Set on Moonpenny Island, a “a dot, a titch, a pinch” in Lake Erie, this tale of friendship, fossils and forgiveness is exquisitely written and wonderfully insightful. Flor and Sylvie are “each other’s perfect friend” and have always been completely transparent to each other. But when Sylvie announces that she is going to school on the mainland and will live with her aunt and uncle there, it becomes clear that there are things she hasn’t told Flor. So now Flor is left as the only 11 year-old on the island, and it seems that her family is drifting apart as well.
Told in the present tense, the third person narrator shows both affection and acuity towards Flor. Two connected strands weave through the book and are embodied in a visiting geologist, Dr Fife, and his daughter, Jasper. Jasper is fascinated by evolution and how species must change and adapt over time, and Dr Fife’s area of expertise, trilobites, demonstrates this, particularly in the area of vision. And vision is also the second strand: “How often do we look at something and not really see it?”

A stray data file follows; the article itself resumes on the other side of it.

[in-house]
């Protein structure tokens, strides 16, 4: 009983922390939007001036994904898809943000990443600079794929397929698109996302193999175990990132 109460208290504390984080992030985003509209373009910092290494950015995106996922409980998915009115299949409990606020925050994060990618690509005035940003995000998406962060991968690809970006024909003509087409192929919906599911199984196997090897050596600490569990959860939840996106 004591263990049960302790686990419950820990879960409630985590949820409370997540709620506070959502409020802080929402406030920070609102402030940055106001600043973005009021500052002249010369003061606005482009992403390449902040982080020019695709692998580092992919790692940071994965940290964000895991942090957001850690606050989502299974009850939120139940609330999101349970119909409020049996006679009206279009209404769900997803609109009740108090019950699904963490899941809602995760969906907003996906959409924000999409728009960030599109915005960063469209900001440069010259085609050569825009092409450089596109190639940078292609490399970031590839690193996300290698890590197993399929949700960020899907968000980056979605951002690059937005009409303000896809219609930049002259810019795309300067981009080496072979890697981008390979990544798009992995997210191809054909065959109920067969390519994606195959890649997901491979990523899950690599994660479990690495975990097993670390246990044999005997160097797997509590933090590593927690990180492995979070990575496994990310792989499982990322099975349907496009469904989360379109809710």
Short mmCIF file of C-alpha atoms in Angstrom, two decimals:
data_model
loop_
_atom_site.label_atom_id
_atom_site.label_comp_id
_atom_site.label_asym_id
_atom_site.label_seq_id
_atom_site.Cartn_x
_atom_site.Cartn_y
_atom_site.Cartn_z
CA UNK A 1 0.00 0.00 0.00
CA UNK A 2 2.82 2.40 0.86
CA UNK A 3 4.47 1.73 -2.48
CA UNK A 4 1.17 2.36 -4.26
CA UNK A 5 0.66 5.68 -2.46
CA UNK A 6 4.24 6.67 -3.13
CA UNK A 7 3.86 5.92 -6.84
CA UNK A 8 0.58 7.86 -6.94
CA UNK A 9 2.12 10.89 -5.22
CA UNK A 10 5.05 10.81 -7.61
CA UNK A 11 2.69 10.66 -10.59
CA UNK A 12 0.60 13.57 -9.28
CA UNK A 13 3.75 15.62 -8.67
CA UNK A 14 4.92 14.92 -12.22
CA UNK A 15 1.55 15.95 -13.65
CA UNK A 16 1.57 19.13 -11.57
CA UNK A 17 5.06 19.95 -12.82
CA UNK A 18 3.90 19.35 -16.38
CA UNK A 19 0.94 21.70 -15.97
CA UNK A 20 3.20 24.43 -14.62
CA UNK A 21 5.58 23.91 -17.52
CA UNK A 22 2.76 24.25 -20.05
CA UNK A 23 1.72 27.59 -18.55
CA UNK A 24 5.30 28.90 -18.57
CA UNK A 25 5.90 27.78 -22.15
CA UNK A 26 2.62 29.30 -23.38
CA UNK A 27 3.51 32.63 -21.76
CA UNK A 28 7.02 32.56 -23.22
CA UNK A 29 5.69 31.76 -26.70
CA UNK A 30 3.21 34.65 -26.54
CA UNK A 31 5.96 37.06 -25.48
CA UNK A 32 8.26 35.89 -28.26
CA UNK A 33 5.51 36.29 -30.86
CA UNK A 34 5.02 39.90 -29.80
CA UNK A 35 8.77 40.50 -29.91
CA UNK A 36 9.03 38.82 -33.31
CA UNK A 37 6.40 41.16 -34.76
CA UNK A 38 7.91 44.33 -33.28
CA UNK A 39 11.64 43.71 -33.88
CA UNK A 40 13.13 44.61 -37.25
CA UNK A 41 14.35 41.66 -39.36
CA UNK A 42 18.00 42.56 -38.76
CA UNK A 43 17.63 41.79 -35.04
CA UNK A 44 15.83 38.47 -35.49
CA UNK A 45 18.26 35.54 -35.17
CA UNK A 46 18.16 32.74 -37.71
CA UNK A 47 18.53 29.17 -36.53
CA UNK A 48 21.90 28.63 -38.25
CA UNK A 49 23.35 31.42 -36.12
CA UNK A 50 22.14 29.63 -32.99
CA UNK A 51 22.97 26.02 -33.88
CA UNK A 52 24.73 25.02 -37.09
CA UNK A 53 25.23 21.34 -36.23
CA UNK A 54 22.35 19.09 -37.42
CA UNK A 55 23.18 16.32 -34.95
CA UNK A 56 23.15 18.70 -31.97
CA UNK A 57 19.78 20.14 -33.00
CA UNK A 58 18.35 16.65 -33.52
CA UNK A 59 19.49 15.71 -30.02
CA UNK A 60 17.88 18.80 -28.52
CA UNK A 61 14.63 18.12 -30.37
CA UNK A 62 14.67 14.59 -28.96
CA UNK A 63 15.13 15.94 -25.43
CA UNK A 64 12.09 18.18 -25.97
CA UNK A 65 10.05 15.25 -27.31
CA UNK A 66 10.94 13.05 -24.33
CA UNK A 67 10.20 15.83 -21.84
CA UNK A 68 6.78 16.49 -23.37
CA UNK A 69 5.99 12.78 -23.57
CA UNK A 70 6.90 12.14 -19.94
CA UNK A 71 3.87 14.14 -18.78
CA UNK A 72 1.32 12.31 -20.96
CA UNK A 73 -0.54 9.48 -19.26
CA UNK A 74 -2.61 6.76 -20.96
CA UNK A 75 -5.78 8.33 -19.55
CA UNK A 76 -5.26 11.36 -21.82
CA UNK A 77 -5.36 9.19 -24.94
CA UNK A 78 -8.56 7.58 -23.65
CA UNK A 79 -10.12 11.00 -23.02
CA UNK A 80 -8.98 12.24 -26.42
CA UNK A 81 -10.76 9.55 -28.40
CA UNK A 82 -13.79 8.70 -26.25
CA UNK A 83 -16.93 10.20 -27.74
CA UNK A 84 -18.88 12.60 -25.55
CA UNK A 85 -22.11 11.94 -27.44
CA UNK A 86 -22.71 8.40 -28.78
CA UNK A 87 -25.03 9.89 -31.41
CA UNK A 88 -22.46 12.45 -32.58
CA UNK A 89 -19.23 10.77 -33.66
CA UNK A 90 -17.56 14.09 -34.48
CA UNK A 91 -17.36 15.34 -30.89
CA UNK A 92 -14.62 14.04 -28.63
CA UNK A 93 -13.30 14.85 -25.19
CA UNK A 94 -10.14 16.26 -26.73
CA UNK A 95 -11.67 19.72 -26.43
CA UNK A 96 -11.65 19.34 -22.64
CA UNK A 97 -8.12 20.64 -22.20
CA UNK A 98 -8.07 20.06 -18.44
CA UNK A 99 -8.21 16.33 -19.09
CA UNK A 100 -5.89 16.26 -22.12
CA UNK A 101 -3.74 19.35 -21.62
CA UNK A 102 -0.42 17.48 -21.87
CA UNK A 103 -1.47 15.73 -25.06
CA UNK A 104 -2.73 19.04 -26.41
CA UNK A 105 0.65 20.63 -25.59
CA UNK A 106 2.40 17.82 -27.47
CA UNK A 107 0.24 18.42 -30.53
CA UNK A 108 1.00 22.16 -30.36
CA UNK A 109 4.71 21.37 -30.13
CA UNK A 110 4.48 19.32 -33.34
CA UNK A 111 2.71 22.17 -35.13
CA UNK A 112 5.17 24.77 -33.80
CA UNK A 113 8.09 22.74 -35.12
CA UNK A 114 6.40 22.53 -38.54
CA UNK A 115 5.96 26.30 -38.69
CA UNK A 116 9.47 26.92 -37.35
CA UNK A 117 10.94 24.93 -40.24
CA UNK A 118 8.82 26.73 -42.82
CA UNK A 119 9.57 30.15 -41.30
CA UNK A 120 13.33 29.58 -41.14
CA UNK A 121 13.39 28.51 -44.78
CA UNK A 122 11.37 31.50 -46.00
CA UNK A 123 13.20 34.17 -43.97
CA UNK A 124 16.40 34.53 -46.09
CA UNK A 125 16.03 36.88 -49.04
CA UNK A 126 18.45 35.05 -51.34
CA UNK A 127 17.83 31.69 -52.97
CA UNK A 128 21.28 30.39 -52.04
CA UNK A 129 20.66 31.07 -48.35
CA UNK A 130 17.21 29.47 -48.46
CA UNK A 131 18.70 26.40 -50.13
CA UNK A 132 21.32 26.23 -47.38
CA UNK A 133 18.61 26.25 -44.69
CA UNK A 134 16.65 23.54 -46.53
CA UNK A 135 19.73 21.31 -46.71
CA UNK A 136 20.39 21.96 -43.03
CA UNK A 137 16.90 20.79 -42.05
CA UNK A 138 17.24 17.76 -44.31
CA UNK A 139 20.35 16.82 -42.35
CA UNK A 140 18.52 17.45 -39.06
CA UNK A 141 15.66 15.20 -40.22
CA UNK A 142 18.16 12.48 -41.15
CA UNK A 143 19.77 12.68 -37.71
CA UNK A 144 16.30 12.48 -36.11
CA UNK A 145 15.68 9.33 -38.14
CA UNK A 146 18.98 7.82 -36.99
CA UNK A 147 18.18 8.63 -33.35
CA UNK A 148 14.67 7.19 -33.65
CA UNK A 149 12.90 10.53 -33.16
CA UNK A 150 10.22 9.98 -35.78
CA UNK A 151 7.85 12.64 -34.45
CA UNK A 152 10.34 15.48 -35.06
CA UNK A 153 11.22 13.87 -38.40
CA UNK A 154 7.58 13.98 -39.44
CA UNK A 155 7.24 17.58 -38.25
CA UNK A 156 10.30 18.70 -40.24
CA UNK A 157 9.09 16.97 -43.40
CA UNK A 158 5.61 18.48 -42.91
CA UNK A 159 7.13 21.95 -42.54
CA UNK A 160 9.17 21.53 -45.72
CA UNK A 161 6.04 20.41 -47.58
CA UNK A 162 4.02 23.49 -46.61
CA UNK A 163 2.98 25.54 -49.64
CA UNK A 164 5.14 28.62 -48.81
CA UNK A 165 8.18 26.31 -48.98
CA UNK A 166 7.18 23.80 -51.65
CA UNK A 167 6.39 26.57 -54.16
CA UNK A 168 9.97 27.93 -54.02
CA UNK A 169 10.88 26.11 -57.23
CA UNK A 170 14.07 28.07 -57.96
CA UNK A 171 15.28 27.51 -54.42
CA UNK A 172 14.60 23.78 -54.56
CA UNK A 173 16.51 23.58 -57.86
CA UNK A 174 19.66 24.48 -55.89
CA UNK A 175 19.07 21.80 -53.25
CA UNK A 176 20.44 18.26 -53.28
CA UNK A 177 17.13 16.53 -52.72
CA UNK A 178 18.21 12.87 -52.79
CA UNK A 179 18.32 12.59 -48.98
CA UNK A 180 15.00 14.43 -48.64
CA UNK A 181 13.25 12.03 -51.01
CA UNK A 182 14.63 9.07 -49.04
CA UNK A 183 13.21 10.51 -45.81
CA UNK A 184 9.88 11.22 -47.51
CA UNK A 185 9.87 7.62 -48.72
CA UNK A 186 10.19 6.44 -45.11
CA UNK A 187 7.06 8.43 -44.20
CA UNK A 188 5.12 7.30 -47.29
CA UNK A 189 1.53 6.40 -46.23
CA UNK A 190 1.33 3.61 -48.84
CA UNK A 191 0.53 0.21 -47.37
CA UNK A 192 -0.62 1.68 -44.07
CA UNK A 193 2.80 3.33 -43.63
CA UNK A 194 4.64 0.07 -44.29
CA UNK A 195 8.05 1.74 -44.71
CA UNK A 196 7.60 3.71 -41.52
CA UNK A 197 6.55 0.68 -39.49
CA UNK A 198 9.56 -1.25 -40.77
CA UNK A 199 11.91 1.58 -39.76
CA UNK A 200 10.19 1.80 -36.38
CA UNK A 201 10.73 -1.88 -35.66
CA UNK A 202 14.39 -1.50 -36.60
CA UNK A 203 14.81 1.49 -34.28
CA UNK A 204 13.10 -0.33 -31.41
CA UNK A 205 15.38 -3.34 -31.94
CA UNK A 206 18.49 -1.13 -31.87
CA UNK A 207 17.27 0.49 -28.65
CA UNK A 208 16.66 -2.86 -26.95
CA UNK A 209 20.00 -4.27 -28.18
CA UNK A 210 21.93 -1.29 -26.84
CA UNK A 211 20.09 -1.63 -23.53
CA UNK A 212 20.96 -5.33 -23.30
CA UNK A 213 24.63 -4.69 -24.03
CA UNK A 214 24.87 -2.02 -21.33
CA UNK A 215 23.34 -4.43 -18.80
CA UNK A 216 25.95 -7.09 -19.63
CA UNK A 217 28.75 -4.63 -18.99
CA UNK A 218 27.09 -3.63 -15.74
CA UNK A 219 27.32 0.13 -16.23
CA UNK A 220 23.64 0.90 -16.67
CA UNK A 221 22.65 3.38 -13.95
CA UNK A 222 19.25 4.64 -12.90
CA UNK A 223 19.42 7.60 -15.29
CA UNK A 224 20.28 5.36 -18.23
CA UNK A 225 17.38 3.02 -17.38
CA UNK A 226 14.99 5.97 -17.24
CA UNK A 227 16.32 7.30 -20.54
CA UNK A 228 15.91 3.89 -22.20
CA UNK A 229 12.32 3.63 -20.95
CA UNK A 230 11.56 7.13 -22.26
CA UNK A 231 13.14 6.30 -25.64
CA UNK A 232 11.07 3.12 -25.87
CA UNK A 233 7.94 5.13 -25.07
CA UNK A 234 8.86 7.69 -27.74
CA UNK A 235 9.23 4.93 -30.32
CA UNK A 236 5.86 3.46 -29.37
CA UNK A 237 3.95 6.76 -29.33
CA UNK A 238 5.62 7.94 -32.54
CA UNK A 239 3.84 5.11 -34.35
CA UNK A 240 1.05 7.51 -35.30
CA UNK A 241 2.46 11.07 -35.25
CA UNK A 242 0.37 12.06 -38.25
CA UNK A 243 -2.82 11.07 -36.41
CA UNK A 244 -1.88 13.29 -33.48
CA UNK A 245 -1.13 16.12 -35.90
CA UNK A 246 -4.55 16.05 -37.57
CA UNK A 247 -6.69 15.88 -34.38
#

Springstubb does an extraordinary job of bringing these two themes explicitly but not heavyhandedly, to Flor’s situation. She must change and adapt because “time’s not supposed to stand still…it’s supposed to march on”; and the only way she can do that is to be naked and vulnerable, like a trilobite was when its shell got too small and before the new shell had grown. It is only by using her powers of observation, and seeing through others’ eyes that Flor will begin to be able to “map the ways of the heart.”
I thought I’d overdosed on realistic novels about girls on the cusp of adolescence, but this gem brought me back into the fold. I believe this superb novel showing “life at its most glorious, unpredictable best!”, where not a word is wasted, will be enjoyed by many readers and can open their eyes to what growing up means.